Legal Memorandum: Duty to Provide Medical Treatment to Prisoners

Issue: Under Wisconsin law, does a state have a compelling interest in providing treatment to mentally ill inmates in its prisons?

Area of Law: Administrative Law, Administrative Law & Regulation (Federal and State), Constitutional Law, Litigation & Procedure
Keywords: Provide medical treatment; Compelling interest; Mentally ill inmates
Jurisdiction: Federal, Wisconsin
Cited Cases: 290 Wis. 2d 202; 494 U.S. 210; 429 U.S. 97; 537 N.W.2d 358
Cited Statutes: None
Date: 09/01/2014

Even under a strict-scrutiny standard (rather than a rational-basis standard), courts tend to defer to the Legislature’s choices in the area of mental health and will not invalidate a statutory scheme addressing mental health under substantive due process if the statute is “narrowly tailored to a compelling government interest.”  In re Commitment of Olson, 2006 WI App. 32, ¶ 4, 290 Wis. 2d 202, 712 N.W.2d 61.

First, it is well-established that under the Eighth Amendment to the United States Constitution, states must provide medical treatment to prisoners.  Estelle v. Gamble, 429 U.S. 97 (1976).  This duty to provide medical treatment arises from the fact that the state was entrusted with the prisoner’s custody and care.  Second, the state also has a compelling interest in maintaining prison security, preserving order and discipline within the prison, and protecting the safety of guards and inmates.  See generally Washington v. Harper, 494 U.S. 210, 224-27 (1990) (extended discussion of state’s compelling penological interest in treating mentally ill inmates); North Dak. ex rel. Schuetzle v. Vogel, 537 N.W.2d 358, 360, 364 (N.D. 1995) (state also has interest in protecting integrity of correctional system and managing state resources).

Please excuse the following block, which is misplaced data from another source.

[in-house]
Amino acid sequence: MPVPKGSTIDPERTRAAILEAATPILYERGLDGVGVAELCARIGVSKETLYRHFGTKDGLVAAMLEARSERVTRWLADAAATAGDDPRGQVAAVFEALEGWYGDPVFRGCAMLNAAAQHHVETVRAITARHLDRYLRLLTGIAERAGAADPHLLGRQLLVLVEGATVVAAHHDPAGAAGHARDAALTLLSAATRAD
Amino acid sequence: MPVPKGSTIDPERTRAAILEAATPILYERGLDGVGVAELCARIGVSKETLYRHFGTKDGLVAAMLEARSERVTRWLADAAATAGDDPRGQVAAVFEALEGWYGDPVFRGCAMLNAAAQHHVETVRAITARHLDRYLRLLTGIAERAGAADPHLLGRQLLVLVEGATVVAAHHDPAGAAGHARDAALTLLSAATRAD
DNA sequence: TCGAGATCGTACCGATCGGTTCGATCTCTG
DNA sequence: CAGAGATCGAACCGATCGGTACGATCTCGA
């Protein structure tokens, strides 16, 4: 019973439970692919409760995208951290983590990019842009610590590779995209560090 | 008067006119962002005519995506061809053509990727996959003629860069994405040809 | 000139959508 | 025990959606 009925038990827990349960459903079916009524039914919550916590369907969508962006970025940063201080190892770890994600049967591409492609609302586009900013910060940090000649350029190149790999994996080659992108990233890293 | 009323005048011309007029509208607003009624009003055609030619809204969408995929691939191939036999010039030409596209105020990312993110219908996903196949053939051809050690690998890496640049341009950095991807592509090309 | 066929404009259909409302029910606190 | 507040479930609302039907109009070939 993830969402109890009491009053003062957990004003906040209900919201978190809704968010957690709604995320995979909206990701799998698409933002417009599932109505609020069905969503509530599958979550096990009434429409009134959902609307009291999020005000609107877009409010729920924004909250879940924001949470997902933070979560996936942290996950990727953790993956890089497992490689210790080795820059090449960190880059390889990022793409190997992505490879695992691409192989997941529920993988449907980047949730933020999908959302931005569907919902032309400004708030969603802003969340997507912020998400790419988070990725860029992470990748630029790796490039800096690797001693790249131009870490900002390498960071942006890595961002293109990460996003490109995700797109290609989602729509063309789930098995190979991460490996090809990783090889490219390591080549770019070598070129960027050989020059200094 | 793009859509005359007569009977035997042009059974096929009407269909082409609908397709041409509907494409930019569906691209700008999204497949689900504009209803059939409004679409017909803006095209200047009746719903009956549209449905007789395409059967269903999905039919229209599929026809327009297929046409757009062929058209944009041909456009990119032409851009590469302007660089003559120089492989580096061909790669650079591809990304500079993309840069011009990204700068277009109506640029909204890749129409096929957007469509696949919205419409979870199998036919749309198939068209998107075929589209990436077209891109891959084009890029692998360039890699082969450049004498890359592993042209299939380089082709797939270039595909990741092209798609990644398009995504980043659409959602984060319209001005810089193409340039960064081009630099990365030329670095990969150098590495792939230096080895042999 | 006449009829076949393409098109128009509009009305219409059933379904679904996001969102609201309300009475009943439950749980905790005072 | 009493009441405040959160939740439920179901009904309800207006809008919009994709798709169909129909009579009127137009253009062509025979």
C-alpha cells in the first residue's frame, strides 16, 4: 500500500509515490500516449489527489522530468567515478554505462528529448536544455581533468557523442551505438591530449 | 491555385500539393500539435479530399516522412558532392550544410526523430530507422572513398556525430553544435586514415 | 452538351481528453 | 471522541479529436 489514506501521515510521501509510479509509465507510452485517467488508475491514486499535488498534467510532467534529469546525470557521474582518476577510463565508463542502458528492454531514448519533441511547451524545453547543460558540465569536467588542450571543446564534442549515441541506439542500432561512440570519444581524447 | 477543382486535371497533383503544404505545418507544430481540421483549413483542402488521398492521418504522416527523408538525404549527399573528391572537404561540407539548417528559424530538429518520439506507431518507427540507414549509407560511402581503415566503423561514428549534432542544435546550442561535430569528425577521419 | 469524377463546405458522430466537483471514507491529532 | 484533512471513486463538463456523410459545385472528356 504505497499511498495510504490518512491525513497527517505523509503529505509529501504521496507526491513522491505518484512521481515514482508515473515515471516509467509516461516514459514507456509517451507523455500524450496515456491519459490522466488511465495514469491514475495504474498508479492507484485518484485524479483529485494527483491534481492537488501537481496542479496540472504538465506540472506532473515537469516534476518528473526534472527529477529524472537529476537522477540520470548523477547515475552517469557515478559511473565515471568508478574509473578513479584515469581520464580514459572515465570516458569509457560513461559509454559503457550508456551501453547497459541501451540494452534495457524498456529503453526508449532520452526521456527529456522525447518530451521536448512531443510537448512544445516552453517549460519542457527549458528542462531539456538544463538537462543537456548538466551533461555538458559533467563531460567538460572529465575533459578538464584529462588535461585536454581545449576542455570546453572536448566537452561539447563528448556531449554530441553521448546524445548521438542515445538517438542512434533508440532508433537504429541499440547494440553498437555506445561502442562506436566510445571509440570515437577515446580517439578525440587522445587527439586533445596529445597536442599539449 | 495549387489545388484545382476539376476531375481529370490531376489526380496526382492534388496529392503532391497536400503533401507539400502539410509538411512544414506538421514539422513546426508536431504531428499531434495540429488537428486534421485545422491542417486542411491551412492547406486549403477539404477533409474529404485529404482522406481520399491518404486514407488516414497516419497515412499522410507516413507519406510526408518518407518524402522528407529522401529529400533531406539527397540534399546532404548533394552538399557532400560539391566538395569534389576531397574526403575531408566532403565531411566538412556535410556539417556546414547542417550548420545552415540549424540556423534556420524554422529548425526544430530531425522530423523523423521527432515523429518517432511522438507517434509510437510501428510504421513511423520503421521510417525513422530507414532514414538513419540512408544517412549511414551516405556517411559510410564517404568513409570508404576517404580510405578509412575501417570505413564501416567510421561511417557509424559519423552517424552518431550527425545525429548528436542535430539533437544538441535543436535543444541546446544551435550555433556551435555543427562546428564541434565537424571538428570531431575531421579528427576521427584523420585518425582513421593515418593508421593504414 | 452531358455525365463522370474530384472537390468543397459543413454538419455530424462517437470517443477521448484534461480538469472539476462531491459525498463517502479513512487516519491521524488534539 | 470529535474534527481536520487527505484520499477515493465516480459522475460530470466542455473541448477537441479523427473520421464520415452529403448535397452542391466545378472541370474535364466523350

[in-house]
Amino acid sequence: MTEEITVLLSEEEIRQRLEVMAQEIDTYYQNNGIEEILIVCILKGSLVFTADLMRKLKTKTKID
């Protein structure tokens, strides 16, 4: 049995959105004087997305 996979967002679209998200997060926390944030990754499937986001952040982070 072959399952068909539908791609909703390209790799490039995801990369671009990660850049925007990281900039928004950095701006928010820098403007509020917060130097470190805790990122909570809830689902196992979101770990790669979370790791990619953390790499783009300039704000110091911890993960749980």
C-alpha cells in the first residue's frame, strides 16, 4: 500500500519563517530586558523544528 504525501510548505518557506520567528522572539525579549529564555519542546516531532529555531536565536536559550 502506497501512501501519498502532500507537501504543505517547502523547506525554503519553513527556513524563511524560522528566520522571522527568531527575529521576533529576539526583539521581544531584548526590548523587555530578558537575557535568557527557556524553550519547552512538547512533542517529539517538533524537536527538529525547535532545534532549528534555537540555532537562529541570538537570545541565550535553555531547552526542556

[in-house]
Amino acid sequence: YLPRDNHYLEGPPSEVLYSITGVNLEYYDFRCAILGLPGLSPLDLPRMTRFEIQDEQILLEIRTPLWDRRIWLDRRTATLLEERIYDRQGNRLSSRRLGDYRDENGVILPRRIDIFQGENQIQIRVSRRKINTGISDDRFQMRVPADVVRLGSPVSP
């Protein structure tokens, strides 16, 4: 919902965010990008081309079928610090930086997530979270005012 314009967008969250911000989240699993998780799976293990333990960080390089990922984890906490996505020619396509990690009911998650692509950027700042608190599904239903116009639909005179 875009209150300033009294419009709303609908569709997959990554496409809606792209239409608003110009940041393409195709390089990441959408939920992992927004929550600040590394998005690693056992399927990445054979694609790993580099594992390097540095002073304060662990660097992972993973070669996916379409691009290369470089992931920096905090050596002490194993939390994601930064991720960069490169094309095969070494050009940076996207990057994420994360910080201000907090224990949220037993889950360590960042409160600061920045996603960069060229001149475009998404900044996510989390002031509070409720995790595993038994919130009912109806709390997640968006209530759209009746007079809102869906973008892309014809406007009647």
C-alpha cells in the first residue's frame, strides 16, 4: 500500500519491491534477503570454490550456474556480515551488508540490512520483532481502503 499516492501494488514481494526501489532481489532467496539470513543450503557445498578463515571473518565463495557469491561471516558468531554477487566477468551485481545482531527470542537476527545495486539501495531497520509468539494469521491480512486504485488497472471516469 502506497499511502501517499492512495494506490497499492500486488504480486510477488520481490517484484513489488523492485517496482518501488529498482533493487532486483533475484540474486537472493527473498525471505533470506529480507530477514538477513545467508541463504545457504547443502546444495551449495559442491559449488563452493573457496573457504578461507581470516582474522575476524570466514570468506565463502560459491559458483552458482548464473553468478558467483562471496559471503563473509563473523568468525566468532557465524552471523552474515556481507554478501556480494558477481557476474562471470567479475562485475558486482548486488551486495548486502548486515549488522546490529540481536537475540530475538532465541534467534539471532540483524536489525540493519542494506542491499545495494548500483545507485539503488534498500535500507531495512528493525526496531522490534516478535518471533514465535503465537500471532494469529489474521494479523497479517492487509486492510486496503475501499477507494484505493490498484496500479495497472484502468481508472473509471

Subscribe to Litigation Pathfinder

To get the full-text of this Legal Memorandum ... and more!

(Month-to-month and annual subscriptions available)